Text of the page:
The valve seal 116 is attached to a stem 122 and is moved between the closed position and the open position along with, and guided by, the stem 122. The axis 124 of the stem 122 is oriented to intersect with the junction 118 and the opening through the valve seat 120. The stem 122, and hence the valve seal 116, are restricted to move along an axis 124 of the stem 122 by mechanisms at a first end 126 and a second end 128 of the stem 122.
Referring additionally to FIG. 5A, which shows a perspective view of a sleeve 130 and bushing 132, at the first end 126, the stem 122 is inserted into a sleeve 130 secured to the body 102 in the first portion 110 of the flow passage 104. The sleeve 130 has an elongated body with a hollow portion 131 opening at a first end 133 to receive the stem 122. A sleeve bushing 132 in the hollow portion 131 of the sleeve 130 facilitates sliding movement of the stem 122 in the sleeve 130. At an opposite end 135 of the sleeve 130, an outer diameter of the sleeve 130 tapers across a distance toward the first end 133. An opening 137 through the body 102 of the control valve 102 to the first portion 110 is aligned with the axis 124 of the stem 122. The first end 133 of the sleeve 130 is sized to fit through the opening 137 in the body 102 of the control valve 100, and the opposite end 135 with the tapering diameter is configured to press fit into and seal the opening 137. A position of the first end 133 of the sleeve 130 is secured and held in position by a rigidity of the sleeve material and the press-fit of the opposite end 135 in the opening 137. A relief hole 139 between the first end 133 and the opposite end 135 can relieve and/or prevent positive and/or negative pressure change in the hollow portion 131 as the sleeve 130 slides therein.
At the second end 128, the sleeve 122 is inserted through a bearing 134 and a receptacle 136 of a top cover 138 of a bonnet 140. The bearing 134 facilitates sliding of the stem 122 at the second end 128 of the stem 122. The stem 122 is biased toward the closed position by a spring 142 positioned around the stem 122 between the top cover 138 and the valve seal 116.
The top cover 138 is attached to the bonnet 140, which is attached to the body 102 of the control valve 100 to cover an opening 144 (see FIG. 6) through the body 102 into the second portion 112 of the flow passage 104. The top cover 138 has a plug 146 to plug an end of the receptacle 136. The plug 146 can be removed to access the receptacle 136, the stem 122, and the bearing 134. The top cover 138 cover can be removed from the bonnet 140 to access an interior space 148 between the bonnet 140 and the second portion 112 of the flow passage 140, and to access the spring 142. A diaphragm 150 is compressed between the bonnet 140 and a flange 152 around the opening 144 (see FIG. 6) in order to seal fluid from entering the interior space 148 from the second portion 112 of the flow passage 104. The diaphragm 150 is secured and/or compressed between the valve seal 116 and a plate 154, such that the diaphragm 150 can move and/or stretch to move with the valve seal. An o-ring 156 seals between the stem 122 and the valve seal 116, completing the seal of fluid from flowing into the interior space 148 from the second portion 112 of the flow passage 104.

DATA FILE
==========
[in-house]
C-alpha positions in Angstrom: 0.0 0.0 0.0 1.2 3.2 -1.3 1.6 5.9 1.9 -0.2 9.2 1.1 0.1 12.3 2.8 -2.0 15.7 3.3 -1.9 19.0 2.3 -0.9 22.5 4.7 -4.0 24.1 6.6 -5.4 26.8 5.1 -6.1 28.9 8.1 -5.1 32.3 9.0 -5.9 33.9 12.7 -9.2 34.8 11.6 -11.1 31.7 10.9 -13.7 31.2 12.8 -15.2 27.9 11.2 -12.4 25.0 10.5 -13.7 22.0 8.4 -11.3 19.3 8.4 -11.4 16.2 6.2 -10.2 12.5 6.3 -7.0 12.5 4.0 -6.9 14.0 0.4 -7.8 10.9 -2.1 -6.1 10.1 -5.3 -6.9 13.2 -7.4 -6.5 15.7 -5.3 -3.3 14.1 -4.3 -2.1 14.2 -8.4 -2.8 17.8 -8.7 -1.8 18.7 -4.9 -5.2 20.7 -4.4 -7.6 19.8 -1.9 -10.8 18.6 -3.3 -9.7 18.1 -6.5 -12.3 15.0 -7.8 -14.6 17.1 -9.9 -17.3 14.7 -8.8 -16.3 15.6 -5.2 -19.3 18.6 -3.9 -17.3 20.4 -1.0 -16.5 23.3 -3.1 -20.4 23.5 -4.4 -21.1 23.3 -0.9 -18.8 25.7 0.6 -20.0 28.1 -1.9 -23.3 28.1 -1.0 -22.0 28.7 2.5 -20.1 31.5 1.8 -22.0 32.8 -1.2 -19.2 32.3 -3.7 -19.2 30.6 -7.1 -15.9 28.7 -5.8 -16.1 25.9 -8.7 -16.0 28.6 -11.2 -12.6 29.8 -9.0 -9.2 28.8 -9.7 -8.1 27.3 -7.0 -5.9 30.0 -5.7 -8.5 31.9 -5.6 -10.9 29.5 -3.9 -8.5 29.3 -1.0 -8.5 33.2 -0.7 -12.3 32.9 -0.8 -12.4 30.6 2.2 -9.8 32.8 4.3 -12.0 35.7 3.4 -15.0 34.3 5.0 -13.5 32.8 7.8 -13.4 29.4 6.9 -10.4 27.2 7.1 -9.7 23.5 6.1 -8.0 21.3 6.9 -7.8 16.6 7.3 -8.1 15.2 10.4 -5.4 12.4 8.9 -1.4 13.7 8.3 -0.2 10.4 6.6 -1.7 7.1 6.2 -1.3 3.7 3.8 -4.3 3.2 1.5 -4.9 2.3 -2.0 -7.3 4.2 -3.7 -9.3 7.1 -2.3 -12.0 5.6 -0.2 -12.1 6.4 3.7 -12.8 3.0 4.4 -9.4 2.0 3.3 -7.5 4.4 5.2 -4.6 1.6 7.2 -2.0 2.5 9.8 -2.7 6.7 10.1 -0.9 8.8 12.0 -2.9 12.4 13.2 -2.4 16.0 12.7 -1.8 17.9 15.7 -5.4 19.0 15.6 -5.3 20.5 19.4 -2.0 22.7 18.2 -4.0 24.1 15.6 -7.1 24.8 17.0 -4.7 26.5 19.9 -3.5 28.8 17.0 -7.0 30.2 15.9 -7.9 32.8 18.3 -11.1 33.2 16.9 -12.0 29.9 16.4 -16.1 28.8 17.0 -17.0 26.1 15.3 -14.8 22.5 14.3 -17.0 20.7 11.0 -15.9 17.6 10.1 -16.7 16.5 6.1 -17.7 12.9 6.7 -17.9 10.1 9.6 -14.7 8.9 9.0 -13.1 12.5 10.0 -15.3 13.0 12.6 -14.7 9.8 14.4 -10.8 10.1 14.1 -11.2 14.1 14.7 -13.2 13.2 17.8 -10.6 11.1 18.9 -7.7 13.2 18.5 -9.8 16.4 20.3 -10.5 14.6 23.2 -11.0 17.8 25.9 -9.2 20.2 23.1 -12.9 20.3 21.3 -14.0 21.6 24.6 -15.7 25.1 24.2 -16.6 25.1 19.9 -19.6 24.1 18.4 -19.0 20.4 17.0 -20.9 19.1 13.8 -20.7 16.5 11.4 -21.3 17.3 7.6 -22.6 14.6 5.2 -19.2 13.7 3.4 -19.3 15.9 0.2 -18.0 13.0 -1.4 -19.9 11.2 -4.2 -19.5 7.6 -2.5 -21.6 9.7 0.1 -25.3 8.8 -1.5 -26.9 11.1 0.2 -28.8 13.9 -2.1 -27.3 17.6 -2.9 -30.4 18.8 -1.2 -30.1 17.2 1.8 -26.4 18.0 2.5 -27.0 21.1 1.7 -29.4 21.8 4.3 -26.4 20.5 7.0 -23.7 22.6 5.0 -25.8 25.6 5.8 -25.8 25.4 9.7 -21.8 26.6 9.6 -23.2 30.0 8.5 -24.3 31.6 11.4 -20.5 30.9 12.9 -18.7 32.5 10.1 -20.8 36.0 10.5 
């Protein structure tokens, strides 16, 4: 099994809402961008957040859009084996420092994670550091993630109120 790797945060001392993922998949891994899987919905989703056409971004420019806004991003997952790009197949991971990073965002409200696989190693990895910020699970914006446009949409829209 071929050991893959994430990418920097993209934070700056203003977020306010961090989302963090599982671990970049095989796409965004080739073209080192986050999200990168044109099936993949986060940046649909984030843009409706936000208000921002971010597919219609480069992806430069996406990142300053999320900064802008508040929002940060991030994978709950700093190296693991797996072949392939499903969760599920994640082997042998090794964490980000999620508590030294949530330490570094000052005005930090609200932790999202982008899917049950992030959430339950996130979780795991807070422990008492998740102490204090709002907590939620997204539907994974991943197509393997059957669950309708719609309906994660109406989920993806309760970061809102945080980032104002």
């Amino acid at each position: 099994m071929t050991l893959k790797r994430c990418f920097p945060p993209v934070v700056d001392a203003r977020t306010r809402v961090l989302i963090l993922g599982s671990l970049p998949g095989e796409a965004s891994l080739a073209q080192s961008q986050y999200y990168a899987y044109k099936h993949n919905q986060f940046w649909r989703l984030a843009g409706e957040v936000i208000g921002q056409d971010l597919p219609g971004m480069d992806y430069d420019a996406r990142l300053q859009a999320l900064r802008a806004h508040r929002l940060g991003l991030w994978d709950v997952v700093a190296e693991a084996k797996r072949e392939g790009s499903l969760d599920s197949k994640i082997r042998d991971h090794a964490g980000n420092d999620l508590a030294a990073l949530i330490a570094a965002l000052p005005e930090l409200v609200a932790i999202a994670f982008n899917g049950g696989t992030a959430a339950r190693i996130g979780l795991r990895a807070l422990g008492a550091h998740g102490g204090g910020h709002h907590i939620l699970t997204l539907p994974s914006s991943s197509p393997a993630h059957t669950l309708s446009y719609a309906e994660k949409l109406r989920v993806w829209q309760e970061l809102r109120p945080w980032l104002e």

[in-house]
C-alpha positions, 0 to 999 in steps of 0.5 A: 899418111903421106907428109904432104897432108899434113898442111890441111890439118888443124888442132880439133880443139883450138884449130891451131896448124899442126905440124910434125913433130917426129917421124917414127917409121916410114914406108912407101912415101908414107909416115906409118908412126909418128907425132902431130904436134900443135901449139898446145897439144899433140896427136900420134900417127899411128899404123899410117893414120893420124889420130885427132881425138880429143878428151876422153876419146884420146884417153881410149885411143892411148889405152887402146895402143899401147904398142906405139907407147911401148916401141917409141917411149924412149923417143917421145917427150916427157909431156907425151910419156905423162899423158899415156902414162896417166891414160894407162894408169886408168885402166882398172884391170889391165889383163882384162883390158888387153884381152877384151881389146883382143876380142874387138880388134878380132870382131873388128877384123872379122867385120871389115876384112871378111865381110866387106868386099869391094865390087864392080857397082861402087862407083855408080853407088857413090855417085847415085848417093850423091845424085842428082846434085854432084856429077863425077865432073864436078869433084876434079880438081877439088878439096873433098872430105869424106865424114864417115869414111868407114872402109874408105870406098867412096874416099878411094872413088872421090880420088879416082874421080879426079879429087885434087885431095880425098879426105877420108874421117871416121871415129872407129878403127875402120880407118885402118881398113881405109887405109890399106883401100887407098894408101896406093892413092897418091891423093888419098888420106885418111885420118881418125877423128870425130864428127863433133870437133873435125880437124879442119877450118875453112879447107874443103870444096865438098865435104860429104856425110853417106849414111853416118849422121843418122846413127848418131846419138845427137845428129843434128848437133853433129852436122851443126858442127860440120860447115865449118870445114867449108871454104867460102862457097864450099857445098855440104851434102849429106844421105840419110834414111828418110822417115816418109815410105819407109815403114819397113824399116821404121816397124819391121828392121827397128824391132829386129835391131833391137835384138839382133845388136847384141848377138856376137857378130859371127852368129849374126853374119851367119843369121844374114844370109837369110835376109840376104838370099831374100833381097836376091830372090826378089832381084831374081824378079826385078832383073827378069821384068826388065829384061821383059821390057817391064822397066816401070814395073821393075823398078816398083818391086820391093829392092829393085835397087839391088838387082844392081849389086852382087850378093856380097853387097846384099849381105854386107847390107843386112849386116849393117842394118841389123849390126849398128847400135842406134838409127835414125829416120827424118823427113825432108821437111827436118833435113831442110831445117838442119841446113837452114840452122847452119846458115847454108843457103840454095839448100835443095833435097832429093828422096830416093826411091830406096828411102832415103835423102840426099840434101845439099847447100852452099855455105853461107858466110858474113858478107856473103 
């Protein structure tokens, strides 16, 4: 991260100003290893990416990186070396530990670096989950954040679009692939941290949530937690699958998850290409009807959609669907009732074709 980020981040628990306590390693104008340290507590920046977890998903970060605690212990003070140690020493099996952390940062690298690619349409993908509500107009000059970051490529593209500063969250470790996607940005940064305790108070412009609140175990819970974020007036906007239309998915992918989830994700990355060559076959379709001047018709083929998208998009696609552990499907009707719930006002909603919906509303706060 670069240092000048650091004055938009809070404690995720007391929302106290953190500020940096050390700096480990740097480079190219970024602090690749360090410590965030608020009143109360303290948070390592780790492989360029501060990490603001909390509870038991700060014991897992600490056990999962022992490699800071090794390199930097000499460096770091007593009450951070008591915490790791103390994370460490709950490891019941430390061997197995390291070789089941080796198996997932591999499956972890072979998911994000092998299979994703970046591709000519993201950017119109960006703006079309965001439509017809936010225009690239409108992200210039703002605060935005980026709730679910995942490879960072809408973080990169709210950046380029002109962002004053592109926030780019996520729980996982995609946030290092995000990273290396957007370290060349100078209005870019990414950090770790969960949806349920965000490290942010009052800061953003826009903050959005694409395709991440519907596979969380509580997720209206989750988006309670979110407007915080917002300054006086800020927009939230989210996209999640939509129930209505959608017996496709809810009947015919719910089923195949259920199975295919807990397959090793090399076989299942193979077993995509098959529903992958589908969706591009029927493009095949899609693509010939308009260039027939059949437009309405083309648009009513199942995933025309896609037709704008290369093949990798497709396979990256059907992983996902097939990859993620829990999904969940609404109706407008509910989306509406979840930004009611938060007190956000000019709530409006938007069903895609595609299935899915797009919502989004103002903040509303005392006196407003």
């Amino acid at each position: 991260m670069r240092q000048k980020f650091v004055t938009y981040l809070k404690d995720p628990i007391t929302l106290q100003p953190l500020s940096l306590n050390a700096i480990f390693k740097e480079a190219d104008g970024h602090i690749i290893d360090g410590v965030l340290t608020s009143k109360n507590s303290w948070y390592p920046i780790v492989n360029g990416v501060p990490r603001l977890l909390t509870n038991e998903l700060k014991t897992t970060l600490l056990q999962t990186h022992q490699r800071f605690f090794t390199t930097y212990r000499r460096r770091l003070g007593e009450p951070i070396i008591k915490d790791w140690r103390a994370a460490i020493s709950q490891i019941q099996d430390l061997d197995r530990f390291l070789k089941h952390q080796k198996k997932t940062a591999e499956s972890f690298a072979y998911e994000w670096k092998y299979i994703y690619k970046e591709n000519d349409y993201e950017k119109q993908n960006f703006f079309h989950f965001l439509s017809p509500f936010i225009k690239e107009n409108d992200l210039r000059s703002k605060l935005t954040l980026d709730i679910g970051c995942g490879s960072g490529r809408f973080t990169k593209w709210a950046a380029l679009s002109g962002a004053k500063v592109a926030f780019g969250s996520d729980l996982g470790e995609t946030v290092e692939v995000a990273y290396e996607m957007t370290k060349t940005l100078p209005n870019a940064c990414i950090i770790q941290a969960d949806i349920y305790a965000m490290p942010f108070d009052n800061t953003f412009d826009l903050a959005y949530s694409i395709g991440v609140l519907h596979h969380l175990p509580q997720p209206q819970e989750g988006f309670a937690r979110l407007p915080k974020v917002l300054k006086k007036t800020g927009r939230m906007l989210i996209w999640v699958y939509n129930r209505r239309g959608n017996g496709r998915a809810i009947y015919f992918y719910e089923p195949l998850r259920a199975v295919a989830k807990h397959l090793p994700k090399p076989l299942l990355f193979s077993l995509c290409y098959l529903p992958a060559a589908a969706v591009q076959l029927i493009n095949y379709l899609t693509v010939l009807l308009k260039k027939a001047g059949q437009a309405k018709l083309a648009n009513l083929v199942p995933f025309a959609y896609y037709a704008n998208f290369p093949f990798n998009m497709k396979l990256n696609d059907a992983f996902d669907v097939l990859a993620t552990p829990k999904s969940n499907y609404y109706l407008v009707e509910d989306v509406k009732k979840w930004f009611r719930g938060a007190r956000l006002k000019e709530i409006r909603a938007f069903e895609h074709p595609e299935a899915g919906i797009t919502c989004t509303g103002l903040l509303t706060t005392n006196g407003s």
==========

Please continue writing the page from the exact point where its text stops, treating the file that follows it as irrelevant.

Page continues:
The shape of the valve body 102 and flow passage 104 further increase the fluid flow rate capacity. The first portion 110 of the flow passage 104 has a first axis 160 centered through the inlet 106. From the inlet 106, nearing the junction 118, the first portion 110 has a bend 162 that turns to intersect the second portion 112 at an angle of approximately 90 degrees. The first portion 110 accordingly has a second axis 164 centered through the junction 118, the valve seat 120, the valve seal 116, the stem 122, and/or the opening 144 (see FIG. 6). The first axis 160 is angled obliquely relative to the second axis 164. In some embodiments, a first oblique angle 166 between the first axis 160 and the second axis 164 can range between 15 and 75 degrees. In some embodiments, the first oblique angle 166 can range between 45 and 65 degrees. In some embodiments, the first oblique angle 166 can range between 50 and 60 degrees. In some embodiments, the first oblique angle 166 can be approximately 55 degrees. The first oblique angle 166 being in these ranges, and particularly being approximately 55 degrees, combined with the shape of the flow channel, facilitates maximum flow rate capacity.